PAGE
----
It's written by Shriram Krishnamurthi, who is a really interesting researcher who cares quite a lot about CS education.
Obviously, not helpful against three-letter agencies who like to sit on browser zero-days until they need to use them, but against most threats you'll be fine.
Is it possible that you can download malware and VirusTotal not pick it up? there's a small chance. But, in my estimation, no one is really going to burn a novel strain of malware on free ebooks. It's not targeted and that site isn't a good watering hole to deploy novel malware.
Novel strains of malware are usually reserved for specific targets. Unless you're a high profile target of an authoritarian government or known to have a high networth, I don't really think you're going to get hit with the novel stuff.
TL/DR: VirusTotal will probably be enough for the average user. But no one can guarantee safety when you're downloading random files on the internet.
As well as possible code execution vulnerabilities in Evince, in 2019 and 2011:
They have also had a command injection vulnerability, in 2017:
These and other reported security vulnerabilities for Evince are listed here:
I think in the case of all software it is safest to assume that opening a file that you downloaded from the internet has the potential to do harm, regardless of whether you are using Linux, macOS, Windows, or some other operating system, and regardless of what software you use to read the file.
The best mitigation would be to keep a separate device that you use purely for unauthenticated internet browsing and opening files from the Internet. Never accessing any personal data on that device. In reality almost all of us will use the same devices for our personal files and data, and for browsing the internet and opening random files that we downloaded.
It is interesting to note that the statistics for known security vulnerabilities in Evince..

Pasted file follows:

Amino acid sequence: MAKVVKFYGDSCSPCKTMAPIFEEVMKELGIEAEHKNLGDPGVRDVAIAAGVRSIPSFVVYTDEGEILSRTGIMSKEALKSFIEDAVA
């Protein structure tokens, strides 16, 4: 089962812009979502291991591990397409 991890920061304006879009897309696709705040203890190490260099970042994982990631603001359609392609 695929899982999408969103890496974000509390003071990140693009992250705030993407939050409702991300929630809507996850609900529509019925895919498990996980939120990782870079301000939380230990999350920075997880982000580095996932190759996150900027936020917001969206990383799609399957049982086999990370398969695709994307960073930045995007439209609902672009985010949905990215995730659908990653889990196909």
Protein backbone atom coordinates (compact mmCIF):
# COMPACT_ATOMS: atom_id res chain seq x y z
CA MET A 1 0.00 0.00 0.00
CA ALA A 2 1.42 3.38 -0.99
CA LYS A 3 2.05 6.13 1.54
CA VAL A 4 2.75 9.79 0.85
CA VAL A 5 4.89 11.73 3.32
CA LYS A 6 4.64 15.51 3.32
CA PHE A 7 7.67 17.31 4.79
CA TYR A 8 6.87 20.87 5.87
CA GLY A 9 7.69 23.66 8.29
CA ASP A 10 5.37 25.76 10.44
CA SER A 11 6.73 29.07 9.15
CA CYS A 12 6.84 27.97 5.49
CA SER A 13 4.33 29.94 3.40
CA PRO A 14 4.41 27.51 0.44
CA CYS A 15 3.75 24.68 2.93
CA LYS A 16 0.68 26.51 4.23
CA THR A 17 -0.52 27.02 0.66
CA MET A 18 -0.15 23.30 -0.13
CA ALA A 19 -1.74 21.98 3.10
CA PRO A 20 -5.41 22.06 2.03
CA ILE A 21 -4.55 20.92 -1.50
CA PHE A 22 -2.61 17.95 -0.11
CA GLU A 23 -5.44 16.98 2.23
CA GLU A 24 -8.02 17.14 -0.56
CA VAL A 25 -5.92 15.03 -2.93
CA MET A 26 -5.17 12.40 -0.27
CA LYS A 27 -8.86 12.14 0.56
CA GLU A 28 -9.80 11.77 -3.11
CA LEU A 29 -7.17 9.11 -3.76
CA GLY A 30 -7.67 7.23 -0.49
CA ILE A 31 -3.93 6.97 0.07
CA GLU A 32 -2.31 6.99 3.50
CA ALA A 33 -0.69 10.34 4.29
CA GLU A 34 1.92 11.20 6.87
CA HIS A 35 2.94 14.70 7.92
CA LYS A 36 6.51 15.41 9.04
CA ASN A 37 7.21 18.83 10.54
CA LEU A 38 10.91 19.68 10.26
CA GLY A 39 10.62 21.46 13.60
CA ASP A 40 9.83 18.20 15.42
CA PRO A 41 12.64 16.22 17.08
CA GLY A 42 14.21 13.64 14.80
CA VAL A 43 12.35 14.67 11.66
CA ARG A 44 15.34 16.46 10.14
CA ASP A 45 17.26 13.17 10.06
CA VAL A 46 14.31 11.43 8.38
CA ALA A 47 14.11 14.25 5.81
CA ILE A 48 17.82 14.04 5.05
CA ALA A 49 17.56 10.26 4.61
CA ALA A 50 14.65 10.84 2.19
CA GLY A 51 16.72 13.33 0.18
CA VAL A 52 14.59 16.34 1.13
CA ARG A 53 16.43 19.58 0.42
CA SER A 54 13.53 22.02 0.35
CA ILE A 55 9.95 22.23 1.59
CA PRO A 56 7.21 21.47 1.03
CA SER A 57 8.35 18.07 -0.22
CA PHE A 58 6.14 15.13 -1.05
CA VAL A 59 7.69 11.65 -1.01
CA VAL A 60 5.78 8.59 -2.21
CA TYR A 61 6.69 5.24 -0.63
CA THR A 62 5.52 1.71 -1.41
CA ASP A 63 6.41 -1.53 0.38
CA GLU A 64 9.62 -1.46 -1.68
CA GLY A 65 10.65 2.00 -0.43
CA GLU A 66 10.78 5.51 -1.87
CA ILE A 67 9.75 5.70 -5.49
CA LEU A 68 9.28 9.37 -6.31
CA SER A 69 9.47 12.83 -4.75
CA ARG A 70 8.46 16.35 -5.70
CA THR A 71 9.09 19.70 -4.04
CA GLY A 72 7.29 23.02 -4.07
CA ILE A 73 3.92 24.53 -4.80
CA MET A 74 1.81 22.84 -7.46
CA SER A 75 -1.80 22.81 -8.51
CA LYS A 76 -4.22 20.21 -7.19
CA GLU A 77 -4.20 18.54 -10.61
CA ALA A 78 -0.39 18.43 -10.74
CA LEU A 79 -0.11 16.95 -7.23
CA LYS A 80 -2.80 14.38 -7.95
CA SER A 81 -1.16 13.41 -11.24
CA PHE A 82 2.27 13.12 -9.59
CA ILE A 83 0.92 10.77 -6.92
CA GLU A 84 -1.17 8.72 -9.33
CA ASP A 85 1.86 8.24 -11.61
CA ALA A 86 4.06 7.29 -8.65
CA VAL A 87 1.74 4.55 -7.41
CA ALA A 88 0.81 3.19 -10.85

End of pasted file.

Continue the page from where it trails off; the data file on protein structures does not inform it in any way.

..pales in comparison to the statistics for known security vulnerabilities in Adobe Acrobat Reader:
I wonder if it indicates that Evince is so much more secure than Acrobat Reader.. Or is it simply the case that Evince has not been subject to the level of scrutiny that Acrobat Reader has been? And if so, there might be more unknown security vulnerabilities lurking under the surface of Evince than in Acrobat Reader.
> Therefore, this website is as legal as search results of any search engines like Google, Yahoo, etc.
It's worth pointing out that this site may link to copyrighted material.
Bittorrent is legally clear-cut, because the sharing part is a clear copyright infringement (you are distributing the work without authorization).
Streaming (typically) isn't that clear, because consuming the work is technically not forbidden by copyright law in most countries. It's a bit like reading a book in a bookshop without buying it.
Detection is fairly easy in both cases, they just cannot go after consumers.
I suppose I'm wondering about the realistic ability to detect and ability to prosecute. I'm not really concerned with legality for legality's sake.
There is no technical solution to the anti-piracy war, it's entirely a legal problem.
For example, my IP address is paid for by me, through a run-of-the-mill ISP subscription. Does that make me legally liable for all the activity of the other person that lives with me and uses "my" network for all their private internet traffic?
I guess there are laws about facilitating piracy, and whatnot, but you can't reasonably expect me to screen all my fiance's activity on the network. Most of it is encrypted anyway. I can't be on the hook for that.
I'm privileged in that I have an ISP that feels the same way as I do about this. They've fought for the privacy of their subscribers before, and will likely keep doing so in the future, because an IP address does not identify any individual.
I don't think you should be held responsible for the actions of the other people on your network if they can be held responsible.
What do you propose should happen if your network is in fact used to facilitate criminal or tortious activity?
That’s the funny thing about downloading copyrighted works with BitTorrent in Germany, it automatically counts as "at scale" for the courts because you’ll have many peers that all download a bit from you.
2. I turned off my adblocker and checked, it's not fair to call it a "pop-up", it's more like it slides up from the bottom of the screen whenever you load a new page.
Nonetheless ads obviously allow access for all.